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Theatre & Performing Arts

The Speculative Archive: Ja’Tovia Gary And Cauleen Smith

Chronicles of a Lying Spirit (by Kelly Gabron) (Cauleen Smith, 1992, 7’)

Sine at the Canyon & Sine at the Sea (Cauleen Smith, 2016, 8’)

Three Songs About Liberation (Cauleen Smith, 2017, 10’)

The Giverny Document (Ja’Tovia Gary, 2019, 42’)

Ja’Tovia Gary is a filmmaker and multidisciplinary artist working across documentary, avant-garde video art, sculpture, and installation. Gary is deeply concerned with re-memory and employs a rigorous interrogation and apprehension of the archive in much of her work. Intimate, often personal, and politically charged, her works aim to unmask power and its influence on how we perceive and formulate reality. This program features the full version of The Giverny Document (2019), filmed on location in Harlem and in Claude Monet’s historic gardens in Giverny, a multi-textured cinematic poem that meditates on the safety and bodily autonomy of Black women. Gary unleashes an arsenal of techniques and materials including direct animation on archival 16mm film, woman on the street interviews, and montage editing techniques to explore the creative virtuosity of Black femme performance figures while interrogating the histories of those bodies as spaces of forced labor and commodified production.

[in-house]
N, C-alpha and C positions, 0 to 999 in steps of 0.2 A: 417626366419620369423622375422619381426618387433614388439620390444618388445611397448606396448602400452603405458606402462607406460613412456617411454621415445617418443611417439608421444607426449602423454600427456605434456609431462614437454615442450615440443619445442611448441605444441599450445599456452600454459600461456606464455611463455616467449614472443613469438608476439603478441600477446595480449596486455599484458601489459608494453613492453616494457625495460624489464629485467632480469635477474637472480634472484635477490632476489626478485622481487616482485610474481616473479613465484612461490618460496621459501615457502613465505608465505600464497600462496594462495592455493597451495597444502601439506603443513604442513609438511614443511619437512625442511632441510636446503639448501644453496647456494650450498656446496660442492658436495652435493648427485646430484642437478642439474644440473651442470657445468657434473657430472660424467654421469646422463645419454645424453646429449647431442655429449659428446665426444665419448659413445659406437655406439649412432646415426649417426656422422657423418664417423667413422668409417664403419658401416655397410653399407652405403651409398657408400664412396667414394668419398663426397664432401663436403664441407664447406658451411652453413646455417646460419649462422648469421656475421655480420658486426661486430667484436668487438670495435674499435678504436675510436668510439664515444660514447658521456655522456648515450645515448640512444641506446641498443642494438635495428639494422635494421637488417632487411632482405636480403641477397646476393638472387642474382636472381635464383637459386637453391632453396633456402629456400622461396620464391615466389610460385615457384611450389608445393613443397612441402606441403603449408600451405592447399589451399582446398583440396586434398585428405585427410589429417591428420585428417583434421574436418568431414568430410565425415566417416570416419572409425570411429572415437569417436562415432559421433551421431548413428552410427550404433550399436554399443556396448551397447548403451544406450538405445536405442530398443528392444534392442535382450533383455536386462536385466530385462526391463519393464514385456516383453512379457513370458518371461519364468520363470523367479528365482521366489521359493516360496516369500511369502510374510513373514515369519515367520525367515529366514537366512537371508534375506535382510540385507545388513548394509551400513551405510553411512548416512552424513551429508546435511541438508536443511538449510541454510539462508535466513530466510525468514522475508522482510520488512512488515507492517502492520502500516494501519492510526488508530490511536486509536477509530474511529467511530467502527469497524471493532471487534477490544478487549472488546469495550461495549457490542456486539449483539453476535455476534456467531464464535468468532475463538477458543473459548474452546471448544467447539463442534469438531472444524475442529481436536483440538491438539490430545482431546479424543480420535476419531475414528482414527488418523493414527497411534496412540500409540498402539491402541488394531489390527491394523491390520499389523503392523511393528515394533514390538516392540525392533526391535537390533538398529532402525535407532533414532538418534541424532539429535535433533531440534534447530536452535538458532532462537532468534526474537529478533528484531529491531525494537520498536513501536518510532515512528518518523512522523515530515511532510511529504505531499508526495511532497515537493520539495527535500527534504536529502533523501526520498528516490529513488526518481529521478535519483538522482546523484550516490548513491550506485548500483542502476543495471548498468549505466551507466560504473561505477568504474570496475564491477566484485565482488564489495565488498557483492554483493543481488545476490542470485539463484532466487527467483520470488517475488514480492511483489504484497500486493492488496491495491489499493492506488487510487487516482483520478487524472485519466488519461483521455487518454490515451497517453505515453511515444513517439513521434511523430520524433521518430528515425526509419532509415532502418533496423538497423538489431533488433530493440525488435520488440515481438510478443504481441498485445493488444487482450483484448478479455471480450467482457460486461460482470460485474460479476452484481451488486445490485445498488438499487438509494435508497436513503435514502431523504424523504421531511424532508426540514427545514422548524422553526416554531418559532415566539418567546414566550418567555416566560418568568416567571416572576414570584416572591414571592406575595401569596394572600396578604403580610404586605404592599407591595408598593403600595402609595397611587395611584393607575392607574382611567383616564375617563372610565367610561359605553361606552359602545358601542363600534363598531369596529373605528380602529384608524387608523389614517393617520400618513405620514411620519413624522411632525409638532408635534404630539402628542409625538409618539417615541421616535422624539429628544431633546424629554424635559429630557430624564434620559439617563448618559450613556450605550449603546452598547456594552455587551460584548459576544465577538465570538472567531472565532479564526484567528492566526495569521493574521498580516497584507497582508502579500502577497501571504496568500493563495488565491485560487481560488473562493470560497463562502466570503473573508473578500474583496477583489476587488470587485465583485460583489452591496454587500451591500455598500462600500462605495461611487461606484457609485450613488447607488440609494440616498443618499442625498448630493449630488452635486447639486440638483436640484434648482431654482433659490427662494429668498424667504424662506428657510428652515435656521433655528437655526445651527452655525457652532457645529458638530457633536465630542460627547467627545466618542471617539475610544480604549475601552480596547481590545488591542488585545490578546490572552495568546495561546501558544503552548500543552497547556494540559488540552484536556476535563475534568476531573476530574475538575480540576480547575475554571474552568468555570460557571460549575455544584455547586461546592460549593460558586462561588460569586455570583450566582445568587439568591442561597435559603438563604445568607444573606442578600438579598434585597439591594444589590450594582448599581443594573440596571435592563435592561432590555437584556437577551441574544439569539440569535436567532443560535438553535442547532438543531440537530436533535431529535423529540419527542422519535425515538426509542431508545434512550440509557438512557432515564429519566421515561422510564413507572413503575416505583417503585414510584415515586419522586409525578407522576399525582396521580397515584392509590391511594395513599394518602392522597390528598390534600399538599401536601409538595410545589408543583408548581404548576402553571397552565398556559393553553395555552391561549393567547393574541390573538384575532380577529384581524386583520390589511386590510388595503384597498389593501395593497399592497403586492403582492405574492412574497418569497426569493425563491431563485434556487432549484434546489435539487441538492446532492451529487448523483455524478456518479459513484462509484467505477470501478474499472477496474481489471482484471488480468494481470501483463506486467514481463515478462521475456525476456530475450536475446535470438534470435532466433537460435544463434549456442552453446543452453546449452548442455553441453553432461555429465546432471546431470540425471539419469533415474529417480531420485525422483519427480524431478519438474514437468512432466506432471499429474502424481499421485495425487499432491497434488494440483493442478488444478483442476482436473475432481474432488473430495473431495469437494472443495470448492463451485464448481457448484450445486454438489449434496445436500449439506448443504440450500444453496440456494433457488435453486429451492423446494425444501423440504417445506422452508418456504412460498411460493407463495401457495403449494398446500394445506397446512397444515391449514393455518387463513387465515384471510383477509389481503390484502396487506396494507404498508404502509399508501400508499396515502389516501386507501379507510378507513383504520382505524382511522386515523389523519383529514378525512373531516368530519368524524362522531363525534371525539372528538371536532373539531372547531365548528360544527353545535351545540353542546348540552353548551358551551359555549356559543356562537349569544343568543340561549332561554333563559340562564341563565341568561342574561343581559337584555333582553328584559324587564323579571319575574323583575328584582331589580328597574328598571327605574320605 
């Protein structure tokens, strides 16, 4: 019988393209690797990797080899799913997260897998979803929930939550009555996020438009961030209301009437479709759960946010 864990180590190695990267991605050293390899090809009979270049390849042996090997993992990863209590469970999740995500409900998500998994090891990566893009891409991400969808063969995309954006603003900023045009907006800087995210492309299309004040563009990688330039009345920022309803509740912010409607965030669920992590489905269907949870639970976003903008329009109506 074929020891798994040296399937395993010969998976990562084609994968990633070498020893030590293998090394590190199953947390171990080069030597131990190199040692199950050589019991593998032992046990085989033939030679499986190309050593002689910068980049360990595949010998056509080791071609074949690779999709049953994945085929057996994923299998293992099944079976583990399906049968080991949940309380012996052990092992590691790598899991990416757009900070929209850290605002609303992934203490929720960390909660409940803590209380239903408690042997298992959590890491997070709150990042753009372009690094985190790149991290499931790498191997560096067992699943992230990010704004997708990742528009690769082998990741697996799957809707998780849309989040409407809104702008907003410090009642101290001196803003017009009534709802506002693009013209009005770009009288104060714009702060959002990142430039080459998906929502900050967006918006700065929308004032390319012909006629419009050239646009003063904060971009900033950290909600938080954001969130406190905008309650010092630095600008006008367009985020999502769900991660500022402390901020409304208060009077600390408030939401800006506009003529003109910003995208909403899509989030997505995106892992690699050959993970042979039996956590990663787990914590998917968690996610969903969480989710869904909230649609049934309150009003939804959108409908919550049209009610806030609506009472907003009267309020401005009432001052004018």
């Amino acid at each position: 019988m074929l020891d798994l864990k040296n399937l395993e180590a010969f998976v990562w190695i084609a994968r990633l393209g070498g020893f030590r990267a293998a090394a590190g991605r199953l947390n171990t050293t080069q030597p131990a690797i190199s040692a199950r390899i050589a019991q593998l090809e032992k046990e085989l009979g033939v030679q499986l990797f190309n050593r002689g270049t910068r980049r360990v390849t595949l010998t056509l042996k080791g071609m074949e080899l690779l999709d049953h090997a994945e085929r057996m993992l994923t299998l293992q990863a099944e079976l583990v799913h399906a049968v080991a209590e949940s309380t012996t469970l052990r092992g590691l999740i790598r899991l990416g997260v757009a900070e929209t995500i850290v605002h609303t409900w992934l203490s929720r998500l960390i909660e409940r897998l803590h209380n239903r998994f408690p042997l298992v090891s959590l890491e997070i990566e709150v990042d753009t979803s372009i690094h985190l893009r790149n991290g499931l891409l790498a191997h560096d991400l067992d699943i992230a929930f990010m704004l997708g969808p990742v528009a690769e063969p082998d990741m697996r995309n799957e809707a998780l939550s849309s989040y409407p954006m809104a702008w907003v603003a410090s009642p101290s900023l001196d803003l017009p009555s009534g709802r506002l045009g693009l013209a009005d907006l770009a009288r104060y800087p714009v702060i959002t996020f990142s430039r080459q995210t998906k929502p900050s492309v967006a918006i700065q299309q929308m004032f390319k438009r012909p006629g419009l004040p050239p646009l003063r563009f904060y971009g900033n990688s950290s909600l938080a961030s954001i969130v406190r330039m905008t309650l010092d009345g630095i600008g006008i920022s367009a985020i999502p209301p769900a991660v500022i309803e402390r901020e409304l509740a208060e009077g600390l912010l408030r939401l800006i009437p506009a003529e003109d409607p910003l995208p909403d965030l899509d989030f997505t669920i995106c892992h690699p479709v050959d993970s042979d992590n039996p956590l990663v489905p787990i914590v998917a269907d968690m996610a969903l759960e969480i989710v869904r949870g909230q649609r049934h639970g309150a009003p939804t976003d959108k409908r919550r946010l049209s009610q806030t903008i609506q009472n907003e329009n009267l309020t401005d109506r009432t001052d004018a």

Cauleen Smith is an interdisciplinary artist who roots her work firmly within the discourse of mid-twentieth-century experimental film. Drawing from structuralism, third world cinema, and science fiction, Smith constructs immersive installations, moving-image works, sculpted objects, and textiles engaging with non-Western cosmologies, Afro-diasporic histories, Black cultural icons, and real and speculative utopias. This program includes three short films by Smith that span her practice: Chronicles of a Lying Spirit (by Kelly Gabron) (1992), a densely layered collage of images, texts, and competing voices that combine to offer a meditation on mediation, identity, and self-representation. Sine at the Canyon & Sine at the Sea (2016), a protest against what she calls “the reverberations of the neo-fascist nonsense” currently percolating in American culture. And Three Songs About Liberation (2017), filmed in Chicago as part of the exhibition “Revolution Every Day” (Smart Museum of Art, 2017-18) that Smith co-curated with our late colleague Professor Robert Bird.

Cauleen Smith and Ja’Tovia Gary in conversation with Christopher Harris and Allyson Nadia Field.


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